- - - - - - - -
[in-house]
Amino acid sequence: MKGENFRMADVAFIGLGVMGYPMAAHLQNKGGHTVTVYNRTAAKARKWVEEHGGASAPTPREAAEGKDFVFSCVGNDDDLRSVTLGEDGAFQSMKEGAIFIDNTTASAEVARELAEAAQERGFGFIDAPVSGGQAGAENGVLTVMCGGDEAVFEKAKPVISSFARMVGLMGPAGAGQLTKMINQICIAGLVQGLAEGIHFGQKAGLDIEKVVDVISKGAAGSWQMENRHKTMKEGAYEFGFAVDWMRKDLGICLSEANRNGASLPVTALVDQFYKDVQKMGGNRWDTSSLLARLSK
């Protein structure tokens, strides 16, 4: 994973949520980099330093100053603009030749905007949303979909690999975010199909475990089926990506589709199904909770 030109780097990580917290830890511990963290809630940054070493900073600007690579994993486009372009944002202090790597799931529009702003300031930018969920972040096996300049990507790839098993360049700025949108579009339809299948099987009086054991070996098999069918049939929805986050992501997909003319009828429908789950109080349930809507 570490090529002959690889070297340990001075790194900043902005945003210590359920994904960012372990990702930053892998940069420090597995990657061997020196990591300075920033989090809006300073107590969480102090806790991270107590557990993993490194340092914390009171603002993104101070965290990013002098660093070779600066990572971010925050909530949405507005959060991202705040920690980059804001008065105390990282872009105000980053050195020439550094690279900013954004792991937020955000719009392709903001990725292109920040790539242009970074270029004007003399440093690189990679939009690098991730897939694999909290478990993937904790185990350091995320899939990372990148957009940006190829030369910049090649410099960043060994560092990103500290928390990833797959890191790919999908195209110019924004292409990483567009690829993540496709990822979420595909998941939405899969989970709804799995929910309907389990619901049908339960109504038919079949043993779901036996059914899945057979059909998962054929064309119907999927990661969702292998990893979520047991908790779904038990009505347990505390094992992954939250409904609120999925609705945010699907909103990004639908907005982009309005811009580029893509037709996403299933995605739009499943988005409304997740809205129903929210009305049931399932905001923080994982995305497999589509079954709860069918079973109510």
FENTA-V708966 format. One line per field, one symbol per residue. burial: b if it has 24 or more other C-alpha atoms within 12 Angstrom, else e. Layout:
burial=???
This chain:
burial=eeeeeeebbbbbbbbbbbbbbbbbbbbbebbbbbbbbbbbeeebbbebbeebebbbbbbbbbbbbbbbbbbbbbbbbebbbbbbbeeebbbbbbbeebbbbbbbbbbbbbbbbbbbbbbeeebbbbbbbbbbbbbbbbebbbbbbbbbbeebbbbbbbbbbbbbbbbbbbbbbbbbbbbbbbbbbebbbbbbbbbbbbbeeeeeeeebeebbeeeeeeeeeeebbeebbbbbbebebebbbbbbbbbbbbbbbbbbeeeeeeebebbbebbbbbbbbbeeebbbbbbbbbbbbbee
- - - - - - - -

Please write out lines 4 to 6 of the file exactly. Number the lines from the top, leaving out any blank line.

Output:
FENTA-V708966 format. One line per field, one symbol per residue. burial: b if it has 24 or more other C-alpha atoms within 12 Angstrom, else e. Layout:
burial=???
This chain: